bad news may get worse.
In the wreckage of its failed merger with
, Sprint is preparing to tell Wall Street to lower its earnings expectations for the company, says one person close to the firm.
"It's not going to be a pretty picture," says the person. (
wrote an earlier
story about the deal's problems.)
It was unclear what time period Sprint's revisions will affect. Analysts expect the company will earn 49 cents a share this quarter, $1.99 a share this year and $2.42 a share next year, according to
Sprint declined to comment.
Back on its own, Sprint may have to shell out much more than expected on capital expenditures to boost its competitive stature. (
looked at the company's prospects as an independent company in a
story earlier Tuesday.) For instance, it's expected to have to spend more on its local-access strategy, the person says. Sprint presumably was counting on WorldCom to give it a strong foothold in local phone and data services to businesses.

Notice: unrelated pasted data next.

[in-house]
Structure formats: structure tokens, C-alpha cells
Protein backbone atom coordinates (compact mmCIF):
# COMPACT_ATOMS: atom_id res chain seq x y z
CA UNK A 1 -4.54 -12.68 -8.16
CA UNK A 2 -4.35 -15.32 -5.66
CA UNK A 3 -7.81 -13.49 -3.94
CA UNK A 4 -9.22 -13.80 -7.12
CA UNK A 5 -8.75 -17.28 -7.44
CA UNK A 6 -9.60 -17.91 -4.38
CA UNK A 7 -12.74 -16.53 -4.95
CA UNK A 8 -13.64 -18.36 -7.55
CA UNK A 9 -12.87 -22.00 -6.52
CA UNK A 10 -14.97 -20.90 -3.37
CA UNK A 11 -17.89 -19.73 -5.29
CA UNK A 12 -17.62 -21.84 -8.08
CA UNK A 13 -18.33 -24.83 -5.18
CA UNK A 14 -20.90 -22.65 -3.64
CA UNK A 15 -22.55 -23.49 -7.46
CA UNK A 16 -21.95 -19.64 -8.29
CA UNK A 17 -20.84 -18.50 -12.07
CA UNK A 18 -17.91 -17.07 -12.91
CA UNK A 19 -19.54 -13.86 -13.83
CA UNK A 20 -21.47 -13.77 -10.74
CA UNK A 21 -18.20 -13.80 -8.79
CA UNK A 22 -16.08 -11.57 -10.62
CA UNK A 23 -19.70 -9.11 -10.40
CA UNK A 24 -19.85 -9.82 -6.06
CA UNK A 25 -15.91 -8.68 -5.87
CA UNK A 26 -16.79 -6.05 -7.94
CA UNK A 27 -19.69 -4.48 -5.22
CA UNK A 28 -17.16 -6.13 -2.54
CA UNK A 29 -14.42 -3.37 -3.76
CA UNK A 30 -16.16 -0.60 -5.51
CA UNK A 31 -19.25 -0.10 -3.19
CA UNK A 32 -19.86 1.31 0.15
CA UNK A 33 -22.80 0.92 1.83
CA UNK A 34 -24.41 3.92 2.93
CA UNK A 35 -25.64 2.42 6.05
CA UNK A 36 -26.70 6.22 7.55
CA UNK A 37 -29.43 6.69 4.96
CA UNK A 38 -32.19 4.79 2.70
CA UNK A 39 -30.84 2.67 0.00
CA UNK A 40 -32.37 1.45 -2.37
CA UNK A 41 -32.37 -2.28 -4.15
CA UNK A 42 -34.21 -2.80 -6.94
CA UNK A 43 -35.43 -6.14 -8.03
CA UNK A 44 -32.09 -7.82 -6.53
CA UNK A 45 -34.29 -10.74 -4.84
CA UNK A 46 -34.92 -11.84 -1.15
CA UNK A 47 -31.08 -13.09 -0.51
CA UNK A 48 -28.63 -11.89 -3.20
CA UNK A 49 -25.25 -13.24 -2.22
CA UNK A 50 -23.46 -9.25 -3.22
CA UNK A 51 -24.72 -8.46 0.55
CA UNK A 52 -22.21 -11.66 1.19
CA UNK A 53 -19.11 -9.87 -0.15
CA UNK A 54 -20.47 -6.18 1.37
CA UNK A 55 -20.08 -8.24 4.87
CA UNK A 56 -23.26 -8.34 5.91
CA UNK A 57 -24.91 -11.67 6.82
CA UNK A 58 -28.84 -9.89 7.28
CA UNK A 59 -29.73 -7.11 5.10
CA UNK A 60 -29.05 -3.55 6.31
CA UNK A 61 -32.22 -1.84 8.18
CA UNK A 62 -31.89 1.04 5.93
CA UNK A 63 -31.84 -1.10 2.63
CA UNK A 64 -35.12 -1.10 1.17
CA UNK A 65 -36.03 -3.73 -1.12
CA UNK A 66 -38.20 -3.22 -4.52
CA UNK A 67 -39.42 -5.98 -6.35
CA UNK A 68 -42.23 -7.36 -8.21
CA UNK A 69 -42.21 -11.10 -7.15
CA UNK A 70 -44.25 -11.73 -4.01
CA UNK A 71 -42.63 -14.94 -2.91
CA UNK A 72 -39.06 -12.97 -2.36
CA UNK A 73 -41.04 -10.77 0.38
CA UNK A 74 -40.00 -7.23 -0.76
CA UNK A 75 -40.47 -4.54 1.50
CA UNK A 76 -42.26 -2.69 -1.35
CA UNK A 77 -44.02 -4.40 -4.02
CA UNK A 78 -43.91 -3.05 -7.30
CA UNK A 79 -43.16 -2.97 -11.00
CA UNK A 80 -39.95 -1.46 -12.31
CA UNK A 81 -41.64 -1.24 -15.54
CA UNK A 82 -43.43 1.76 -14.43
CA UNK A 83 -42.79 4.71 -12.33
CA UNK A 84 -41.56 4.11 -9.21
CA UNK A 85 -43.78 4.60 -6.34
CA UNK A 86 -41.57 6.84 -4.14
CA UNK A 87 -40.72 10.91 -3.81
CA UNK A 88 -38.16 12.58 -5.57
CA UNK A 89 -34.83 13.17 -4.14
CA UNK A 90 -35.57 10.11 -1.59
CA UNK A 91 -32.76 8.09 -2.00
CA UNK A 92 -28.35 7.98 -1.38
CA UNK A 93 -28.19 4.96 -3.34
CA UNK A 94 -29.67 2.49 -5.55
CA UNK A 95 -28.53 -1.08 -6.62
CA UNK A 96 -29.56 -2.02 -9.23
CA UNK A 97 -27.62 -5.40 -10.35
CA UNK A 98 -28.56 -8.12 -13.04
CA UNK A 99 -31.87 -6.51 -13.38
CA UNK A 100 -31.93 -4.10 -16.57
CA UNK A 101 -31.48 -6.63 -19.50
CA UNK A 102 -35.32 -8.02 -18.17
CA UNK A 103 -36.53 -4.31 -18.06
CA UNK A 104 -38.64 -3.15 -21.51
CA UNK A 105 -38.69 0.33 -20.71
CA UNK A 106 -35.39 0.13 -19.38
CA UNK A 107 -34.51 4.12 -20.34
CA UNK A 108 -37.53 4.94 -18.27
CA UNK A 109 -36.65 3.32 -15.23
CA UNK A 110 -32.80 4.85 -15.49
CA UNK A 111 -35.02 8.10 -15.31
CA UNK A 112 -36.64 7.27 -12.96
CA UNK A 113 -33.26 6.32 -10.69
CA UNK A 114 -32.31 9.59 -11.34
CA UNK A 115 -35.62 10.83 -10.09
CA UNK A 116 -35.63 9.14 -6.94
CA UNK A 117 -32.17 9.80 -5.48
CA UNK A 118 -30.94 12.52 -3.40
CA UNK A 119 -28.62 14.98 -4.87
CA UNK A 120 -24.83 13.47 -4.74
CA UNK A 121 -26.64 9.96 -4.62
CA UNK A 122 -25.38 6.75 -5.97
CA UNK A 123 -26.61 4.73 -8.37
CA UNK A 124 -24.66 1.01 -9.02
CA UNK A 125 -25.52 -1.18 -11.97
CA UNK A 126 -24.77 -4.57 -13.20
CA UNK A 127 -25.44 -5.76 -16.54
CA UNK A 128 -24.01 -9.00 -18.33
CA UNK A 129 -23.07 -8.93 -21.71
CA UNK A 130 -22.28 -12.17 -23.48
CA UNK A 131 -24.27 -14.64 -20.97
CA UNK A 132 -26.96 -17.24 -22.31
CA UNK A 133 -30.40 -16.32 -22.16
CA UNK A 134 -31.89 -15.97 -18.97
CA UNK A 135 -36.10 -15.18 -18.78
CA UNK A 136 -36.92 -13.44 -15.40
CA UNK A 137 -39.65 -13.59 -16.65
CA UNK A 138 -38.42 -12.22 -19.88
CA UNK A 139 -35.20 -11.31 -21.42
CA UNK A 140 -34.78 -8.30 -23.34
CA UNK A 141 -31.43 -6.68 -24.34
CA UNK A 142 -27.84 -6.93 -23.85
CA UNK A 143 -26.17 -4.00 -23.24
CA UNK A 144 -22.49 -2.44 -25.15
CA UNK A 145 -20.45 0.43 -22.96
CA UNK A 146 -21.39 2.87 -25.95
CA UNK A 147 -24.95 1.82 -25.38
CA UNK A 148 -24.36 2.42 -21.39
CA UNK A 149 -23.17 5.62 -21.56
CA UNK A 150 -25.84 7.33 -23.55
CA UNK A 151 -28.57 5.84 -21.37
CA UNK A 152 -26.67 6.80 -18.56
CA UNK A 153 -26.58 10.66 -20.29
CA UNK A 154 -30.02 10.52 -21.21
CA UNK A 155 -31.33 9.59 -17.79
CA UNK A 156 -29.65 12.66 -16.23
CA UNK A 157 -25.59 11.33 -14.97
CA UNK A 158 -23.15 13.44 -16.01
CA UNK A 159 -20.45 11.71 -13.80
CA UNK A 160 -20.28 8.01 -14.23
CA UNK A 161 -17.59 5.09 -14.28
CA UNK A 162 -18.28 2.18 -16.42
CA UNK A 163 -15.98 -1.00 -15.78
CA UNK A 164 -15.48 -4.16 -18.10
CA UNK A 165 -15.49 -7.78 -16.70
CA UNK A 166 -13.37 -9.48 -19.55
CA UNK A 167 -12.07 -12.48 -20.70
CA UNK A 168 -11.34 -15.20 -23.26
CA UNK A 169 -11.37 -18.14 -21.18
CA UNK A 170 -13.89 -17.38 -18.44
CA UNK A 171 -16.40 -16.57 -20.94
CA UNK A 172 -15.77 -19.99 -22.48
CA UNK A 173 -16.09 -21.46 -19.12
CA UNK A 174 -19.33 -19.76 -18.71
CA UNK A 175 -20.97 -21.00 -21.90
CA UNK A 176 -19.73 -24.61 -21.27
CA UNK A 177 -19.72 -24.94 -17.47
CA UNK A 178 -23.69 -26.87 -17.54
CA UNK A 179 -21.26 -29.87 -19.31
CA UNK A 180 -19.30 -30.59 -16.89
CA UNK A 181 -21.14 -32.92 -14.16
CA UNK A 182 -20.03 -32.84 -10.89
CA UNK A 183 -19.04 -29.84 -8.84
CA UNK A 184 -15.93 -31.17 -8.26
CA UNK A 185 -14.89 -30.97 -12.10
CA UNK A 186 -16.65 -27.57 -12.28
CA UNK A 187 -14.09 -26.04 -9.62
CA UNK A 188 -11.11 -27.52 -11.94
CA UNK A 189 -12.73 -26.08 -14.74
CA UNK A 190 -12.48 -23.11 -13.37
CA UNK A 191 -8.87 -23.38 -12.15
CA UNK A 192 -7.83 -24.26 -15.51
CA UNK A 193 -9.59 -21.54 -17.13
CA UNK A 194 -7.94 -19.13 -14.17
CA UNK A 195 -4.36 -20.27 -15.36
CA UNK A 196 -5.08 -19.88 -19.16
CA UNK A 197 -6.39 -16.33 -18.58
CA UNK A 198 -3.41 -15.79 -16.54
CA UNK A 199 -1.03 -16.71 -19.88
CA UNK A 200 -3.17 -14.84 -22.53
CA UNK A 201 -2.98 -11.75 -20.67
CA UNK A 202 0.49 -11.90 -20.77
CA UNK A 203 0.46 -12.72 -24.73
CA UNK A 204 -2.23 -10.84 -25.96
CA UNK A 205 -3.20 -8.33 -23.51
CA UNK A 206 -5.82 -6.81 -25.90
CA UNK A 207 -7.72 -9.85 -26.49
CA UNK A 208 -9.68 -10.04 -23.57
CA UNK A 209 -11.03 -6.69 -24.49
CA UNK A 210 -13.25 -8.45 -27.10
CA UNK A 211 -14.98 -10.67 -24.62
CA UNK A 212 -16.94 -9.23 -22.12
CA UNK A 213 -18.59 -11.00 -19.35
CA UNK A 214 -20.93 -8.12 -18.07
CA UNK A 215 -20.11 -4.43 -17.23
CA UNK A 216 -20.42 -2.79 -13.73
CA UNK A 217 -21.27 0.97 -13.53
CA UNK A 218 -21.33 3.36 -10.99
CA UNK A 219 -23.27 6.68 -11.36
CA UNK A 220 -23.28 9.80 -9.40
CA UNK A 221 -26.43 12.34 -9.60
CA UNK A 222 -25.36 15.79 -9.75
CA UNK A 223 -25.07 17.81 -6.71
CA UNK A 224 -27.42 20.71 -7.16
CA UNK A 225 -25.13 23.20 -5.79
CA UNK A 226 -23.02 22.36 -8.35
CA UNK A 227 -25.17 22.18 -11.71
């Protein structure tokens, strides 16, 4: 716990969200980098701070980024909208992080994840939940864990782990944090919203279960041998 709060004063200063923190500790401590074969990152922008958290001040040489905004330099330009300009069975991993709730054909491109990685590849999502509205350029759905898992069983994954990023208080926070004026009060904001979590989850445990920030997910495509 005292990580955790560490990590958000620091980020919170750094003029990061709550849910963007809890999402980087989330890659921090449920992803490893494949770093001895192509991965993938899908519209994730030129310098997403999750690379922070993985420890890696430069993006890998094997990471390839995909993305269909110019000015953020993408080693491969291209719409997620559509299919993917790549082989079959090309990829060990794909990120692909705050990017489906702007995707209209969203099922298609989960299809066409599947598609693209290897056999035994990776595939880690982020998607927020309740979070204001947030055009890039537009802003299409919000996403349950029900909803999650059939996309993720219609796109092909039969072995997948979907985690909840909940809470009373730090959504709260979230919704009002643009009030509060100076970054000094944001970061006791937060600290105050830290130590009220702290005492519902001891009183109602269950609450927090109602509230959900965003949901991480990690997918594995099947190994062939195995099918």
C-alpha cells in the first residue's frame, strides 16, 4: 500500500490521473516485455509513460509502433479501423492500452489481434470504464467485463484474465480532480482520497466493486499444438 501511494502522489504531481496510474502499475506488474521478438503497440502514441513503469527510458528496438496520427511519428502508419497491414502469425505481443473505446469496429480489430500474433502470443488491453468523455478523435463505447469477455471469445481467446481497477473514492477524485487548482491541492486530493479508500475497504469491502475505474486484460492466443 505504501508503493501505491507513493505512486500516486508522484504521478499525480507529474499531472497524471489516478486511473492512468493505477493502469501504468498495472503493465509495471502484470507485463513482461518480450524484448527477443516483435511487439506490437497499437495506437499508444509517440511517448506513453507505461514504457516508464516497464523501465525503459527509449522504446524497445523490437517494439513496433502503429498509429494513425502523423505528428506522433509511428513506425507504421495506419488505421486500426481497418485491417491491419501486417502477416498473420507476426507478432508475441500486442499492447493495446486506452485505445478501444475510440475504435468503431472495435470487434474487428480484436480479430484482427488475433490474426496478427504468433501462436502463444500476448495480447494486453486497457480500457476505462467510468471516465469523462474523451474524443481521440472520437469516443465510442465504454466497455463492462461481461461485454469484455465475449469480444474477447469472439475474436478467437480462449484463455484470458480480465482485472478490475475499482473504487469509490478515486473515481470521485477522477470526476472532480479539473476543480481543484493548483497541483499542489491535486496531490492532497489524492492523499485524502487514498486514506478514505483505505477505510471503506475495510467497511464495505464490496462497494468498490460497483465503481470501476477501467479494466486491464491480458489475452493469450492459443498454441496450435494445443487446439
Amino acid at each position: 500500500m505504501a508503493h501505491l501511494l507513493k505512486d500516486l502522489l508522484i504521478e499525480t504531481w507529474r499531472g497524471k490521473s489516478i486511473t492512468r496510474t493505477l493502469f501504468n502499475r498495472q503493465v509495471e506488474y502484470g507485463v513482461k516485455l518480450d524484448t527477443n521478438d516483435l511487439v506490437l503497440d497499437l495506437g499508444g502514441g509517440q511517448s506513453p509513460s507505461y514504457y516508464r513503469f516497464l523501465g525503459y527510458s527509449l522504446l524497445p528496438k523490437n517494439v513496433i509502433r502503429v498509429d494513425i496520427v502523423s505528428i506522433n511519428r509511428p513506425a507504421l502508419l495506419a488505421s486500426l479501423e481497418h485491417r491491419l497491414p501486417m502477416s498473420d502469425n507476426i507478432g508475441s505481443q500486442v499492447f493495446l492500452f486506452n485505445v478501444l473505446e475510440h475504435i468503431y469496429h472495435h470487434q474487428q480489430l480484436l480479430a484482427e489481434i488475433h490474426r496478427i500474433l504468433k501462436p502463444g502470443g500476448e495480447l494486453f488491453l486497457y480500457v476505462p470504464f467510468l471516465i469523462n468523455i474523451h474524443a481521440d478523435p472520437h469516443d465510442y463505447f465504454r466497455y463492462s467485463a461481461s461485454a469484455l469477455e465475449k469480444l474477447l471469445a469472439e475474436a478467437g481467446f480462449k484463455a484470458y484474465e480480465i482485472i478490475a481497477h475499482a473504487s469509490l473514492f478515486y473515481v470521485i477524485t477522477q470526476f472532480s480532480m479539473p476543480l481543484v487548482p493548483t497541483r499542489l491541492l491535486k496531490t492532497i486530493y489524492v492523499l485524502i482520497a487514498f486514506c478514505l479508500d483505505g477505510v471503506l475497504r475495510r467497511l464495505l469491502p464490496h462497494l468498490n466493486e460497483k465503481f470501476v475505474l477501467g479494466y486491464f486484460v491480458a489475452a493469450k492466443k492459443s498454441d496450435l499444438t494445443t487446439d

Sprint also may have not pushed as hard while waiting for the merger to close, forcing it to play catch-up even more. There's no shortage of rival communications companies, known as competitive local exchange carriers, or CLECs, cobbling together access lines and local networks in order to win big-ticket corporate customers. So Sprint, the nation's No. 3 long-distance provider, has to decide how it will readdress this local market without WorldCom, while convincing investors of the plan's merits.
If investors and analysts, who may already be questioning Sprint's value, don't like what they hear, the bad news could continue.